The Guardian UK: Guardian of the Truth, or, Guardian of the Establishment?

When Judging the Source Do Not Disregard its Track Record

It is not easy to be the one who bears bad news, questions what’s beneath glitzy packaging, or the one who throws cold water on seemingly good news. Trust me it isn’t. We all want to feel good. It is much easier to cheer than to question and criticize. We want heroes. We like pedestals and figures to worship. I don’t know why but it is what it is, and I am who I am- daring to be unpopular with questions that need to be asked and answers that have to be sought.

We have news and information, and we have sources. The source is as important, or even more important, than the information or the news. This is a fact-the blunt and indisputable reality. Whether you like it or not.

What happens when a source with a mile-long track record and a long-known history of being a guardian of the establishment starts advertising itself as the guardian of the truth? I tell you what happens: you get a majority that in an instant disregards or forgives all that history and track-record in order to make believe and feel good; however short-term it may be.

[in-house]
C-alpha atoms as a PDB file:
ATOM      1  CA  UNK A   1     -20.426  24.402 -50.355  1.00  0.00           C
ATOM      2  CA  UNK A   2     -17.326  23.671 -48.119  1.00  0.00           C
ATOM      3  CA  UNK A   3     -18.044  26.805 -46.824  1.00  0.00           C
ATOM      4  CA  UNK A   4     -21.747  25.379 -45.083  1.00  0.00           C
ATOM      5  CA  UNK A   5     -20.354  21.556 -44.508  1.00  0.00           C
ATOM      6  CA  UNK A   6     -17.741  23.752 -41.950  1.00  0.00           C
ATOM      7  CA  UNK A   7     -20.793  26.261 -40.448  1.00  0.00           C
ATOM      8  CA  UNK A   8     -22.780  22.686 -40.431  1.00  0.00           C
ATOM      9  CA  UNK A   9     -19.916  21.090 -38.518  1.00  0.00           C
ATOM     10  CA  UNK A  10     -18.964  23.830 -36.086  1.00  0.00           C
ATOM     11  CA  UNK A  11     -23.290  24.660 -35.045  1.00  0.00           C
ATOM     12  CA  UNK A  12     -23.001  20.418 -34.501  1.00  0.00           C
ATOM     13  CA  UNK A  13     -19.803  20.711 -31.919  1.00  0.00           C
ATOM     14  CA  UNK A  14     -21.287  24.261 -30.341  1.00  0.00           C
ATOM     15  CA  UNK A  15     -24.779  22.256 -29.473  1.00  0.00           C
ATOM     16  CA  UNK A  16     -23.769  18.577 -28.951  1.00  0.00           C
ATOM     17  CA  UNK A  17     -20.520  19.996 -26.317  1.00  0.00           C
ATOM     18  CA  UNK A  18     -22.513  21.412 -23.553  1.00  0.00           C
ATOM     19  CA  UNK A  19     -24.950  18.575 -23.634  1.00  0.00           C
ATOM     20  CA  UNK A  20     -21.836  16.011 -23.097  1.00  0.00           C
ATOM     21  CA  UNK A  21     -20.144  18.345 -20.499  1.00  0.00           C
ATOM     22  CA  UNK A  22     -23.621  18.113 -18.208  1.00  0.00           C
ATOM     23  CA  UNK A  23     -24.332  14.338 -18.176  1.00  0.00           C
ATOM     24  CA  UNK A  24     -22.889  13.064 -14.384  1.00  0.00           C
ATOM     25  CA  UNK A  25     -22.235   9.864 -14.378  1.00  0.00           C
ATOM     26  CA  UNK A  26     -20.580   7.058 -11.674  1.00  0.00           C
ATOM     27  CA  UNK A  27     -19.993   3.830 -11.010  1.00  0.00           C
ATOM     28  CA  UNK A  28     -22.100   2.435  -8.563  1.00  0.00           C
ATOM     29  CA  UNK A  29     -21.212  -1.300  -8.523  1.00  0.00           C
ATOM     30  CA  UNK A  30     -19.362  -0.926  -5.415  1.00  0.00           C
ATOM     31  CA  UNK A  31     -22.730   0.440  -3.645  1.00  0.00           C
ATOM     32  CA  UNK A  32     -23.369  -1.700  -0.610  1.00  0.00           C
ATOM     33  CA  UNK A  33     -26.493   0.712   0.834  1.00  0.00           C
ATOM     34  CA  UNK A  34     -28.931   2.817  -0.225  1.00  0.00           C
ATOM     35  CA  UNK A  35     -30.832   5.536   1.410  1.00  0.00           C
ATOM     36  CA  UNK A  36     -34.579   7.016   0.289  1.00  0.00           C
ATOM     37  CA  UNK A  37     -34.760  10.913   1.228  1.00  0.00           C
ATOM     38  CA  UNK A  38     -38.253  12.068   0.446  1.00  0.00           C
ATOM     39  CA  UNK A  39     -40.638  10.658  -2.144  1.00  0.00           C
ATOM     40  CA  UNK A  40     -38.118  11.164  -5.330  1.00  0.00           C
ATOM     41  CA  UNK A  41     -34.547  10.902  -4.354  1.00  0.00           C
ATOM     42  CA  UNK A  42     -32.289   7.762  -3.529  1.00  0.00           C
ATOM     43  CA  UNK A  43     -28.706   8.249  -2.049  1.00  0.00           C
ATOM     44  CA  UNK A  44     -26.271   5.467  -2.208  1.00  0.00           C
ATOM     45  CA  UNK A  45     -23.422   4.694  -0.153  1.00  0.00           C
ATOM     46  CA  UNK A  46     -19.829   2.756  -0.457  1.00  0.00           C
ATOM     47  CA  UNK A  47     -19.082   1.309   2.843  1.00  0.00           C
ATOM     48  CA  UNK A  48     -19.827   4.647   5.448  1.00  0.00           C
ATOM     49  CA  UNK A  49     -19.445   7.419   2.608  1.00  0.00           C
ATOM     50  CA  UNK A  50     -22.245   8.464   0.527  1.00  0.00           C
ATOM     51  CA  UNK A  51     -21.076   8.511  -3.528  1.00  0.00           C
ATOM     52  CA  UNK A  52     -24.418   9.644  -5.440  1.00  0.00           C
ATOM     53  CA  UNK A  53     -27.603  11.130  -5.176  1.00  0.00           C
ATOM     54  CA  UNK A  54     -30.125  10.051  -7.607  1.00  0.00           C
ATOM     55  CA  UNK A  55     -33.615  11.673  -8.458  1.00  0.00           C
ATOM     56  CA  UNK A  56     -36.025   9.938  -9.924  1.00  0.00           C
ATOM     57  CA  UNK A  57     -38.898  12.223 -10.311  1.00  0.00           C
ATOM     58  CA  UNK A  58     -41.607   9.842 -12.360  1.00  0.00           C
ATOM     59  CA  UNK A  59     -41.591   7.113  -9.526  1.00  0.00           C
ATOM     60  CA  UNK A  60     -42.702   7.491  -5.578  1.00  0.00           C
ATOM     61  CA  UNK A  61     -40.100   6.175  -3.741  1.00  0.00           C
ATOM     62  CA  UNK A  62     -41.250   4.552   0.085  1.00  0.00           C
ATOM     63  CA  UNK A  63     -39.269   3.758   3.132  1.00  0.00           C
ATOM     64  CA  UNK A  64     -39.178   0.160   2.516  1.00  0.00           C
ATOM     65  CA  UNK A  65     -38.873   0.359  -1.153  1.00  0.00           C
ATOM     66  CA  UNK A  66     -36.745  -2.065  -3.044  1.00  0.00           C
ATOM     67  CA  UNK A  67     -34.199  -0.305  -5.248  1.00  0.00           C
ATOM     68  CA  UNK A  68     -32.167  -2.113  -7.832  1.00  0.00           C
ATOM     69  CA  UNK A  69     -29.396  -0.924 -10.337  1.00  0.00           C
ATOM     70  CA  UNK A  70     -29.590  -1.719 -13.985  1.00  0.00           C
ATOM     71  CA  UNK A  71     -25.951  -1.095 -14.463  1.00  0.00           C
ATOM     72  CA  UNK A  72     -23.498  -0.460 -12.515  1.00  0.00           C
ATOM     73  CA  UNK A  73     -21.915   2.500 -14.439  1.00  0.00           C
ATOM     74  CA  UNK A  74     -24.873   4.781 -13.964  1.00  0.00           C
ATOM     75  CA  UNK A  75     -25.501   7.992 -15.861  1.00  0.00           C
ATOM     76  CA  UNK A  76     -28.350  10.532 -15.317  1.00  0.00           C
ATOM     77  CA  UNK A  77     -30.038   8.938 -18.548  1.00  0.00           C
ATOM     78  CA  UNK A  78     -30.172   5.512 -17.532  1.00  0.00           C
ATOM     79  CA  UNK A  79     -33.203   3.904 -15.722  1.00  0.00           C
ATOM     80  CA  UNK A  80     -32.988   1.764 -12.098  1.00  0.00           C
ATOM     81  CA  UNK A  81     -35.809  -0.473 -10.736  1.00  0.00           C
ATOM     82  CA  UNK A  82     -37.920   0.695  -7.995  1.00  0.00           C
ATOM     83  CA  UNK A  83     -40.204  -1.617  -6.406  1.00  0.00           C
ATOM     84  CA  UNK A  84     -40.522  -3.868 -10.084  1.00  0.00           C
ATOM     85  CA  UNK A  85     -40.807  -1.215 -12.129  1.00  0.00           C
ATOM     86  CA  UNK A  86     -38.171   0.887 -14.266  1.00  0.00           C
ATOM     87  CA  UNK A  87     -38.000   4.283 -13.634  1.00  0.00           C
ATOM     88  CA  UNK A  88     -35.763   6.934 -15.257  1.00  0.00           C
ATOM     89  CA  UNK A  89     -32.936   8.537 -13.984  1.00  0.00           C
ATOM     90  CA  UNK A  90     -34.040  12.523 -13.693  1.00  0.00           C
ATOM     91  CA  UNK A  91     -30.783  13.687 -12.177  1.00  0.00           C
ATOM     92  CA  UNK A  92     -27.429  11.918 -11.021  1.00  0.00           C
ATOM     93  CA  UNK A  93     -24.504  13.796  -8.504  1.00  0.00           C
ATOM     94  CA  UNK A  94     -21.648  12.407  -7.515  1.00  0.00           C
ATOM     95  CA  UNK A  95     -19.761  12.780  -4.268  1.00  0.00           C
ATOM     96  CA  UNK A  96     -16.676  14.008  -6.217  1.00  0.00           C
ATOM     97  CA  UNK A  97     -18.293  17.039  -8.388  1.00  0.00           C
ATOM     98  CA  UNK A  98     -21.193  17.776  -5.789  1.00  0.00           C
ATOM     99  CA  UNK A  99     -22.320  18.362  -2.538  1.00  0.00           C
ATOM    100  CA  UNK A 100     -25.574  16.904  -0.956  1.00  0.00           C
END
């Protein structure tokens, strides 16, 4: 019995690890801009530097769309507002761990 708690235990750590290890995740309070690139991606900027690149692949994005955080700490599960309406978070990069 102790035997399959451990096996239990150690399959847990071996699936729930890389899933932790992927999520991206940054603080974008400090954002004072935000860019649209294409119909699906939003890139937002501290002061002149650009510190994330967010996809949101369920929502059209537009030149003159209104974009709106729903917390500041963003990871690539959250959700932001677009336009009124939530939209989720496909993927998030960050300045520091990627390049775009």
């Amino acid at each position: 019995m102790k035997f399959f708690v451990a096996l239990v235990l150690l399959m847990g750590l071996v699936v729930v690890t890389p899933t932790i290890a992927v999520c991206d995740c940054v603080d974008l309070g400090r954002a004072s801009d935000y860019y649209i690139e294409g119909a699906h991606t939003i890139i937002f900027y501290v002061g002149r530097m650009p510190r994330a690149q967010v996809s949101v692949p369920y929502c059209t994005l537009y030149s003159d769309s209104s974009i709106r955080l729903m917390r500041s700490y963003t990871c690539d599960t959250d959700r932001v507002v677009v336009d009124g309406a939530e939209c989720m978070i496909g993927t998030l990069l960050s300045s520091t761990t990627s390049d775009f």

Let me give you an example: Remember Barack Obama the candidate? Recall how his entire past, his track record in the Senate, and all his long-known associations were totally erased and put aside for his pretty-prepped talks and promises? That’s right. He made the majority feel good with hollow talk and empty promises- and while high on the pheromones induced by well-packaged and even better advertised establishment-made hero talk, no one gave a damn about the contradicting facts, track-record or history.

We have a very similar situation in the latest status given to a news-information source with a long-known and established history as one of the  establishment’s propaganda platforms. Currently it is not popular to question or bring up this previously-known propaganda outlet’s track-record and its past dark and highly questionable deeds. And once again, I am going to dare unpopularity by bringing up the dark past and questionable record of this currently popular outlet.

Establishment-driven media is known for its critical role in censorship, or destruction and vilification of anti-establishment sources and whistleblowers. Sometimes they flat out black them out. Sometimes they directly and viciously attack and smear them right from the start. And sometimes they begin by posing as friends, gaining their source or whistleblower’s trust, stripping them of their material (information), and then turn around and stab them in the back repeatedly and publicly. Allow me to illustrate with a few real-life examples:

The Guardian UK was one of the first news outlets to partner up with Wikileaks and pose as one of its very few media friends. They lined themselves up with Assange, gave him their word, appeared as his partner, and then, in a very critical and strategically planned maneuver they turned around and stabbed the source as viciously as possible.